I Forget You For Ever Review
16 November 2006
Image Viggo Mortensen.
© Perceval Press.
Leaves. A simple opening word that could take the reader in so many directions. But when bookended by a father's words, "Today you left home as a young man, moving over a threshold and across the country to begin a new life. We will continue to see each other, and I'll continue to have interests that distract me from your naturally less frequent requests for sharing time. Hopefully, though, I'll remember that our play days are limited, and to say 'yes' for as long as we have us," the mind goes to how many times you as a parent did not say yes or as child you were told no, not now, later, honey I'm working three jobs, or I'm completely exhausted.
At times intimate and others distant. A walk through memories of regret, pride, pain and growth as a person. A reminiscing on death, a death yesterday and one that will come tomorrow. A life dictated to by plane trips, call sheets, premiere sets and the next character, if there is one. The vague word love is detailed and made clear then fades to a drink on a plane and the relentless scrawl of a pencil. A cowboy hat reflection mirrors a psychedelic blur of red and sky. The vague connectedness of life is depicted through haunting text and images.
Yet there are images of past thoughts from books with shimmering and naked pool photos that seem to appear again for the author. Only this time the image is more complete: an antler shard or perhaps a shell - both of the same meaning - beside a bare foot with a red background. All three appear in one shot versus the prior publication where the three elements were individual distinct yet connected shots.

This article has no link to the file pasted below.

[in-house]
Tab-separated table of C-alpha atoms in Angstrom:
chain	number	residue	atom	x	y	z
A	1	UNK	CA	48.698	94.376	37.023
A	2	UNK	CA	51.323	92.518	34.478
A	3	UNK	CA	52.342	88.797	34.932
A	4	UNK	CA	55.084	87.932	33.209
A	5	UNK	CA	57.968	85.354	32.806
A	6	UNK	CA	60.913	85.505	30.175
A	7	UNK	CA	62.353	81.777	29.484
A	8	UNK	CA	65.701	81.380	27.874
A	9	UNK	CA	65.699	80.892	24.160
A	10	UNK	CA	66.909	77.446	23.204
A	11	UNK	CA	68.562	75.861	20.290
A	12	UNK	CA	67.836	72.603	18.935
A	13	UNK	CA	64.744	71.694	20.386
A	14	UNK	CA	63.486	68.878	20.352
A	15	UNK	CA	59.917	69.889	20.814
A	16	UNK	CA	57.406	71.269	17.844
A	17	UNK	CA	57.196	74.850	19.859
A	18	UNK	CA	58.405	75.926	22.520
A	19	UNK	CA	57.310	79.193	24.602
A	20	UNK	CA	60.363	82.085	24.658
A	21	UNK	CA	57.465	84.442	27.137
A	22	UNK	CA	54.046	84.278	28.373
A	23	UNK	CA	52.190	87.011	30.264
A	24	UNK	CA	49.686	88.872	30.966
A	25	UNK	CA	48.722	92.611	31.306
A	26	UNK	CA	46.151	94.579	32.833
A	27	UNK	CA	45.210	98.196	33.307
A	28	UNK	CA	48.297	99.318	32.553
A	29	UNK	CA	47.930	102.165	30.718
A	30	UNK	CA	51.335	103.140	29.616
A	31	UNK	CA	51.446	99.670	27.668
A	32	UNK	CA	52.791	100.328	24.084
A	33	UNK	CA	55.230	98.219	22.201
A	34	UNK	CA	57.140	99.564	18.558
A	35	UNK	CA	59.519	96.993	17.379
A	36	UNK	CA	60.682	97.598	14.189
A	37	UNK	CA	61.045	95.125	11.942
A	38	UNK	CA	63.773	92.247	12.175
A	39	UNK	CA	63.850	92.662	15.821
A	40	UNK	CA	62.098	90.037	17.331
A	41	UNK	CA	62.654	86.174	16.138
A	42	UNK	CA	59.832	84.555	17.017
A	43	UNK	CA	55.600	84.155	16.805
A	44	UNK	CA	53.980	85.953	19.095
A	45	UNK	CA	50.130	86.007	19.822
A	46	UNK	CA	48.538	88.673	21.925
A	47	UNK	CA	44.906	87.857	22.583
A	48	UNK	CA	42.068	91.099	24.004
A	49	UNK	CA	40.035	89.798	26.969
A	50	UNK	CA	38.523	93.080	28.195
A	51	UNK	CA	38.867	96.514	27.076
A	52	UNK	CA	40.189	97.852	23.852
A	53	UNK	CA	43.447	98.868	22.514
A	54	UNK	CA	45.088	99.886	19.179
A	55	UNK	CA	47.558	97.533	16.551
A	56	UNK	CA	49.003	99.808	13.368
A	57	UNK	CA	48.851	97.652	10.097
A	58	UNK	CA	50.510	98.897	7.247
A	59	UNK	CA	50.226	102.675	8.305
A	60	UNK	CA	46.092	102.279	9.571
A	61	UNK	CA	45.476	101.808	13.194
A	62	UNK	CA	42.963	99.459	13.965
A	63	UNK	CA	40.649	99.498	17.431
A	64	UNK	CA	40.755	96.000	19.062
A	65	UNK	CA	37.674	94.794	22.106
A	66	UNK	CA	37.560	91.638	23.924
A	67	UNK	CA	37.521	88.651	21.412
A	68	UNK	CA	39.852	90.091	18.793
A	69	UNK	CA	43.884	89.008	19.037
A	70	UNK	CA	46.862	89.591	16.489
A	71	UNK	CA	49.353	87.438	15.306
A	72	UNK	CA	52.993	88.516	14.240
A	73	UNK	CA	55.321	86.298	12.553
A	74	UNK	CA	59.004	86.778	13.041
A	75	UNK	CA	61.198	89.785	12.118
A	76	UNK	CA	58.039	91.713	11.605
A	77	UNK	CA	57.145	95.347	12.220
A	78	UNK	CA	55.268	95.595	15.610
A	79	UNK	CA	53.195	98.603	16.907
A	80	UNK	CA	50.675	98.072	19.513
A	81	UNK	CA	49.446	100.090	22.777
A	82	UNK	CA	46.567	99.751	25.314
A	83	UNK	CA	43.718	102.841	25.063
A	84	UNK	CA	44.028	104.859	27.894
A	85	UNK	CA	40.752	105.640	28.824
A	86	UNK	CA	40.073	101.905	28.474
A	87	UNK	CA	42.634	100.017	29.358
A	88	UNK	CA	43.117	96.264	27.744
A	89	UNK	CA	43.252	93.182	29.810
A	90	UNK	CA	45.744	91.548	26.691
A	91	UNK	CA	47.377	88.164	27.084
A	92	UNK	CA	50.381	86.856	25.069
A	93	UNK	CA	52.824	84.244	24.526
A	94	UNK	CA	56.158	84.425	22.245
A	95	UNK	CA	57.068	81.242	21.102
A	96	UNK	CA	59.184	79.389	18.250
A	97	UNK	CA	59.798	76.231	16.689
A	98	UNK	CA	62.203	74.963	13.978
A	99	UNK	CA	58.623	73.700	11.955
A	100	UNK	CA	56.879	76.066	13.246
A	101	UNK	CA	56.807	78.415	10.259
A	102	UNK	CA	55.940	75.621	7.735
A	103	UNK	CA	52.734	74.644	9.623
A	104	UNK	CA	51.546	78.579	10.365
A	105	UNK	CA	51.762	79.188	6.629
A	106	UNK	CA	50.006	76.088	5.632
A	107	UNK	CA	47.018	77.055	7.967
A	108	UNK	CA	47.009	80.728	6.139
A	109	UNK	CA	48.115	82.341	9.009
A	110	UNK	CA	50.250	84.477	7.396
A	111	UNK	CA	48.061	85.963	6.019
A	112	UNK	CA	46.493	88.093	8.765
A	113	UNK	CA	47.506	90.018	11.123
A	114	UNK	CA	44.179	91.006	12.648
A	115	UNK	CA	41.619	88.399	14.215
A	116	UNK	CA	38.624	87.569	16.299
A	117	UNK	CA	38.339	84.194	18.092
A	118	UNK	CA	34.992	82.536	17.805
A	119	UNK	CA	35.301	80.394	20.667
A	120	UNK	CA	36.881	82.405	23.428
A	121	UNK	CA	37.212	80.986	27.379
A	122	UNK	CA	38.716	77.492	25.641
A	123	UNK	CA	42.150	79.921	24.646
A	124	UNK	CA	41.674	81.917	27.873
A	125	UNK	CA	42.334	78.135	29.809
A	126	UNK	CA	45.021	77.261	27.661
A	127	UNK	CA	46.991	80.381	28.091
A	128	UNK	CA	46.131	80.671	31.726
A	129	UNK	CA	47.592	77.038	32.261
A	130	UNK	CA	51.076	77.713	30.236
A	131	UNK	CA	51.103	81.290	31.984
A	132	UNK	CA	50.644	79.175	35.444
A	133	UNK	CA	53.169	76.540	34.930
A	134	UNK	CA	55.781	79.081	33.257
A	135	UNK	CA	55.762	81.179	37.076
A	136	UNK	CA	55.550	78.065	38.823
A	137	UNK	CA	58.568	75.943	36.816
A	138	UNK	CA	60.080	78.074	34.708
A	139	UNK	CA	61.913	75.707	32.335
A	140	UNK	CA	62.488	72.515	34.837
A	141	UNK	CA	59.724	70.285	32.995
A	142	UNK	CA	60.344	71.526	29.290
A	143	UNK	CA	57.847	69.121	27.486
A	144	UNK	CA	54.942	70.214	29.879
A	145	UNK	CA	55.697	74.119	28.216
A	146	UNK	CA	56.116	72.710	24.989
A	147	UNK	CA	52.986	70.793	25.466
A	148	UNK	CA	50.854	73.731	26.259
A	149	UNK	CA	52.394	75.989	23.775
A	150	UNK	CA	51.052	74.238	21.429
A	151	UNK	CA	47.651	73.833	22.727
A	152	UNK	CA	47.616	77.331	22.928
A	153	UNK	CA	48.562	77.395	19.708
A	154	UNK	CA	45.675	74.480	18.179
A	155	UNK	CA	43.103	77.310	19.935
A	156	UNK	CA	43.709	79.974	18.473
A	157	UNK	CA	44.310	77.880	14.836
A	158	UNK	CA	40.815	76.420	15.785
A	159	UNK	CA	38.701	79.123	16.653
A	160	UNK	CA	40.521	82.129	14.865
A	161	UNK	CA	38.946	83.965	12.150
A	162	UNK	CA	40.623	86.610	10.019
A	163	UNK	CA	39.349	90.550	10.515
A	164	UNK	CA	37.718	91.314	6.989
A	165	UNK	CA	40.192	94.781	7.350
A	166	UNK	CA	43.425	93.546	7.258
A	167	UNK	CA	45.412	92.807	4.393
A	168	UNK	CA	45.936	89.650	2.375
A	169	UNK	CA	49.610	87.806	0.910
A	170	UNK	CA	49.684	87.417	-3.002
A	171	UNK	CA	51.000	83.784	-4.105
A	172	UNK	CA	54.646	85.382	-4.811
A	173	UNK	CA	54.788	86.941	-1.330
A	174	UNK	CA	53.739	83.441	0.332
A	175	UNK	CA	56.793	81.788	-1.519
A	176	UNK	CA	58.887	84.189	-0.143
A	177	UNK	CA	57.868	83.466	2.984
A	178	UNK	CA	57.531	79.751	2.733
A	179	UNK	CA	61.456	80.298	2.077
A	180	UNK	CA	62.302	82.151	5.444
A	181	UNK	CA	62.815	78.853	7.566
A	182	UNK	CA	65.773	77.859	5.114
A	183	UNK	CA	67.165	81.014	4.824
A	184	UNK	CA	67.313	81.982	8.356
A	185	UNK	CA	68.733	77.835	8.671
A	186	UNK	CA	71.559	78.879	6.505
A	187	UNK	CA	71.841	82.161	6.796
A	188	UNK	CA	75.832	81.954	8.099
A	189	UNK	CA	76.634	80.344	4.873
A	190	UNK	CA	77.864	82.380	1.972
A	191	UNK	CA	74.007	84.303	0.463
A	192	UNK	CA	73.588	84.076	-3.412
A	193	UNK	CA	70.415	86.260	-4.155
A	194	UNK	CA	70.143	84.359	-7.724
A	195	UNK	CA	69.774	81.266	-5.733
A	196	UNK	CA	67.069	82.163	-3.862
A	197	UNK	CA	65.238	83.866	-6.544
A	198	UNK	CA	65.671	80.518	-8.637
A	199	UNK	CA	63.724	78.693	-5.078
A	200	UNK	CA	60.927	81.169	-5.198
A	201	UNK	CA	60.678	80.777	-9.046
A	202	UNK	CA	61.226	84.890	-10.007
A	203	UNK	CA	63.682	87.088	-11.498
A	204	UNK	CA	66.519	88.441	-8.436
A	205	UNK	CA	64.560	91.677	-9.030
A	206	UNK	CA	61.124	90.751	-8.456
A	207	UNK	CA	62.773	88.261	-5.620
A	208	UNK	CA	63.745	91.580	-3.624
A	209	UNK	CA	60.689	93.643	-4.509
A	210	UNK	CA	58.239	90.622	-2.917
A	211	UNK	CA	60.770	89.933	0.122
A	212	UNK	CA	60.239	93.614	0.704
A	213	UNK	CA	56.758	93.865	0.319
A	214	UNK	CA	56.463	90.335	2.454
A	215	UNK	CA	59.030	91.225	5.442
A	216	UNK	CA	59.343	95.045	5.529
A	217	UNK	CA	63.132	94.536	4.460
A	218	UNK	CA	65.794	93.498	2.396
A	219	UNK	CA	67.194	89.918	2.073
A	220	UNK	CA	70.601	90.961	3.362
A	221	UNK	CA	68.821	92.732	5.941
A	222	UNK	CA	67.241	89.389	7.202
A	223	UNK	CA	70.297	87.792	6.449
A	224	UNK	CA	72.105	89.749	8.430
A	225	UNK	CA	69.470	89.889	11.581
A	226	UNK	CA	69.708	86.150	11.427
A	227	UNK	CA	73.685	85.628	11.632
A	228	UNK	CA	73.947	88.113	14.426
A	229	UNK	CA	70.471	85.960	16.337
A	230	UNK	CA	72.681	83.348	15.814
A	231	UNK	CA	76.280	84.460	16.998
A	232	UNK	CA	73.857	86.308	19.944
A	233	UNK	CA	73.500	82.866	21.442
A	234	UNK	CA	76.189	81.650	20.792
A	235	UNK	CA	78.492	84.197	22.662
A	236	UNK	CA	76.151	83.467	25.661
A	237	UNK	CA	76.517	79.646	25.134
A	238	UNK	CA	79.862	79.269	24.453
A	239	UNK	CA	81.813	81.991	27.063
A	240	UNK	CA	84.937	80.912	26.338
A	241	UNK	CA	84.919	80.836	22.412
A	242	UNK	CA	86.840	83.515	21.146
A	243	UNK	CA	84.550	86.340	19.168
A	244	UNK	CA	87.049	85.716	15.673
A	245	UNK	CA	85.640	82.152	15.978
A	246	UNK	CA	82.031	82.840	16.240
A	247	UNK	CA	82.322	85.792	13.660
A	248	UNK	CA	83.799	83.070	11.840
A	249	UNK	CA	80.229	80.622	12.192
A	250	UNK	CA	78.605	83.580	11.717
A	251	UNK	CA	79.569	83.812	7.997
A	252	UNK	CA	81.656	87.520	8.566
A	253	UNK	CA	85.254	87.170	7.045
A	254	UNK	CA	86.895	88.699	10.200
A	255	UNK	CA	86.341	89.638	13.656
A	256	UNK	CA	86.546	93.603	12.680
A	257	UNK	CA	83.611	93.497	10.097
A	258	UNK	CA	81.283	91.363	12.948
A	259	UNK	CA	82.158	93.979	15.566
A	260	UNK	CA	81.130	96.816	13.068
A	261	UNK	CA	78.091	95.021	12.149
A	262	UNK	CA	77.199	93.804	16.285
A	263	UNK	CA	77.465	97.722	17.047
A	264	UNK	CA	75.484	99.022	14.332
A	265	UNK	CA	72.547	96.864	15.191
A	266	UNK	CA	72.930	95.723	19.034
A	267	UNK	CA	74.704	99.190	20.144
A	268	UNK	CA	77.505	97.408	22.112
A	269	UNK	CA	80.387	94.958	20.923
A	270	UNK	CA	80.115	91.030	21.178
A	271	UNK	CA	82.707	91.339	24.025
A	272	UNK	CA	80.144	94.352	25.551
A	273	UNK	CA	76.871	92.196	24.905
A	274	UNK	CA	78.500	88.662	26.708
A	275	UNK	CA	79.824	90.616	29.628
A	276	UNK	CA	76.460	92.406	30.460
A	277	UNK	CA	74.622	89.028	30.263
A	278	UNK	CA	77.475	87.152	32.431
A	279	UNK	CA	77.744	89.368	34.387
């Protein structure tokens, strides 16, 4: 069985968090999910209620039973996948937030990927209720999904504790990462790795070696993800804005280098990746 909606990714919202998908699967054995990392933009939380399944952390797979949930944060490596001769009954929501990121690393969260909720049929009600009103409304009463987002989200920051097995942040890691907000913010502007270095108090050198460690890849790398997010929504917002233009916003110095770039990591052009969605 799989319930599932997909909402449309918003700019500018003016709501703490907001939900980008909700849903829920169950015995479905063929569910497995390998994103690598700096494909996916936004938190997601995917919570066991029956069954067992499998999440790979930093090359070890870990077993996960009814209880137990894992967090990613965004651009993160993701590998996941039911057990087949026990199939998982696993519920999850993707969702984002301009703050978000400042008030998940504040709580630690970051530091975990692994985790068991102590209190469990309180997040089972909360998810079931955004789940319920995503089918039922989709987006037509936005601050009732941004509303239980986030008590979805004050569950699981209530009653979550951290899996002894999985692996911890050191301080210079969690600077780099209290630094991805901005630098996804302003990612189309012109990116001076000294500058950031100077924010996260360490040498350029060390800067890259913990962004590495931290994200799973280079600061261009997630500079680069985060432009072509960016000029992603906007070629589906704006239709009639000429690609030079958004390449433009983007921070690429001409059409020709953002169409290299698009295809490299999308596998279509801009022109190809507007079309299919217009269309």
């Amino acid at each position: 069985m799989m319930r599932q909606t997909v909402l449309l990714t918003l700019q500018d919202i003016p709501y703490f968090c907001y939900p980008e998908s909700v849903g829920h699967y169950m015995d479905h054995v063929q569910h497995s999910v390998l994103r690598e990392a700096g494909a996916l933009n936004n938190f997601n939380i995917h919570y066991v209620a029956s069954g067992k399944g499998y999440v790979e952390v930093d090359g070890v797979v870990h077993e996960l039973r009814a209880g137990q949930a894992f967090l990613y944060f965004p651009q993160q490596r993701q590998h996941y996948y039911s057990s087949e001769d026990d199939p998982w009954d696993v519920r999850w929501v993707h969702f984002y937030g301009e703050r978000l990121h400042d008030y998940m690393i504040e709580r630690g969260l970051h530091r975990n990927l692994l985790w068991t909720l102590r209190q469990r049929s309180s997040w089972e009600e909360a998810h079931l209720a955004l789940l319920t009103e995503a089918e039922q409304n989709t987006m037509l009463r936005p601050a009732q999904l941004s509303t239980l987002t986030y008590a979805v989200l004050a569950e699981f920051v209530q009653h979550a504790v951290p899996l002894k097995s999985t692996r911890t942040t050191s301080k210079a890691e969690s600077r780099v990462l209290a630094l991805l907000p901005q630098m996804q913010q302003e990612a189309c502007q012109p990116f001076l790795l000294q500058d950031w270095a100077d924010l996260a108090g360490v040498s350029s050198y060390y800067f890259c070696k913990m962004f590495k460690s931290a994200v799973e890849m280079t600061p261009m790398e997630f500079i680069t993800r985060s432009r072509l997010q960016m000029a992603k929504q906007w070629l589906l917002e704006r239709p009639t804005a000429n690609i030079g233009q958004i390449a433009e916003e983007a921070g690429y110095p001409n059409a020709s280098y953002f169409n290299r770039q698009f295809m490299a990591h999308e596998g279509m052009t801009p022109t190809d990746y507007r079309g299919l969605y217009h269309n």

Images of the youthful exuberance of children have also been a theme in the author's previous work that is again in this publication. But so too, the images seem more complete, unfolded and understood.
Grey photos of broken sidewalks continue the idea of a life sharding back together. Flip a few more pages to a shot of only a cracked sidewalk - at that moment life was not as broken as at other points in time. A half picked-over carcass furthers feelings of inadequacy and a broken heart. Flip over a few more pages and a conqueror-wanderer silhouette on a mountaintop was a brighter day.
Further than a moody look back on life, or look ahead. Rather deep ingrained memories of tarnished ideas of self are imparted into the reader's memory. I Forget You Forever felt an emotional look into a person's image of self - at times distorted and others honest - ending with white out images of unsure exposition juxtaposed next to green, sunlight and forest friends.
The motif of the work seems someone understanding decisions and consequences of life - and not being entirely satisfied with either. Mortensen's work has matured, and maybe the author seems slightly embarrassed by it. Perhaps the most open and feeling work yet released by Mortensen, I Forget You For Ever is a more sophisticated accomplishment than prior works. The words are full with subtext and clarity. The images flow without words. Male strength is unabashedly juxtaposed next to softer male perceptions. Meaningful qualities of life found root in exposition of character.
Last edited: 23 February 2007 14:40:19
© PCH Press.